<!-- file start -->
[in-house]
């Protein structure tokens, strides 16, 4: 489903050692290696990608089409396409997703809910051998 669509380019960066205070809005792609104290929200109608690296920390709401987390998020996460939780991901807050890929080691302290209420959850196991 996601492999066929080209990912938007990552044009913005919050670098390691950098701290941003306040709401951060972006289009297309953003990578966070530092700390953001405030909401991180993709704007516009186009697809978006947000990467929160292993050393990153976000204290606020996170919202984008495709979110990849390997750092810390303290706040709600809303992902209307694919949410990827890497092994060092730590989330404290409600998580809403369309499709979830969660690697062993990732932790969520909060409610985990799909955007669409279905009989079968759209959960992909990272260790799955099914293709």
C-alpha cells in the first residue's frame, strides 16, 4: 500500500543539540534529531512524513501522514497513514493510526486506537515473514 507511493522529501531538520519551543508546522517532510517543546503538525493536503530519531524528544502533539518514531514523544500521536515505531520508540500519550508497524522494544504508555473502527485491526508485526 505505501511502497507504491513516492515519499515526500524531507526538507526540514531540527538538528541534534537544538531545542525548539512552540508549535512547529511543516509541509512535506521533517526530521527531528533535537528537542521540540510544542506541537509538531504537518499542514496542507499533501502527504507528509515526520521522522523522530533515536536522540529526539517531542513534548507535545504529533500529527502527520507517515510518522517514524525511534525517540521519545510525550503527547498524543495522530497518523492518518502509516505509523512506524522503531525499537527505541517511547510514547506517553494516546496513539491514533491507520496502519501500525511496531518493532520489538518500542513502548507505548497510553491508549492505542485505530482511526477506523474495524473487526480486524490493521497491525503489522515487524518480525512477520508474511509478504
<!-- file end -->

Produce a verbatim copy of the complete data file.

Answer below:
[in-house]
């Protein structure tokens, strides 16, 4: 489903050692290696990608089409396409997703809910051998 669509380019960066205070809005792609104290929200109608690296920390709401987390998020996460939780991901807050890929080691302290209420959850196991 996601492999066929080209990912938007990552044009913005919050670098390691950098701290941003306040709401951060972006289009297309953003990578966070530092700390953001405030909401991180993709704007516009186009697809978006947000990467929160292993050393990153976000204290606020996170919202984008495709979110990849390997750092810390303290706040709600809303992902209307694919949410990827890497092994060092730590989330404290409600998580809403369309499709979830969660690697062993990732932790969520909060409610985990799909955007669409279905009989079968759209959960992909990272260790799955099914293709």
C-alpha cells in the first residue's frame, strides 16, 4: 500500500543539540534529531512524513501522514497513514493510526486506537515473514 507511493522529501531538520519551543508546522517532510517543546503538525493536503530519531524528544502533539518514531514523544500521536515505531520508540500519550508497524522494544504508555473502527485491526508485526 505505501511502497507504491513516492515519499515526500524531507526538507526540514531540527538538528541534534537544538531545542525548539512552540508549535512547529511543516509541509512535506521533517526530521527531528533535537528537542521540540510544542506541537509538531504537518499542514496542507499533501502527504507528509515526520521522522523522530533515536536522540529526539517531542513534548507535545504529533500529527502527520507517515510518522517514524525511534525517540521519545510525550503527547498524543495522530497518523492518518502509516505509523512506524522503531525499537527505541517511547510514547506517553494516546496513539491514533491507520496502519501500525511496531518493532520489538518500542513502548507505548497510553491508549492505542485505530482511526477506523474495524473487526480486524490493521497491525503489522515487524518480525512477520508474511509478504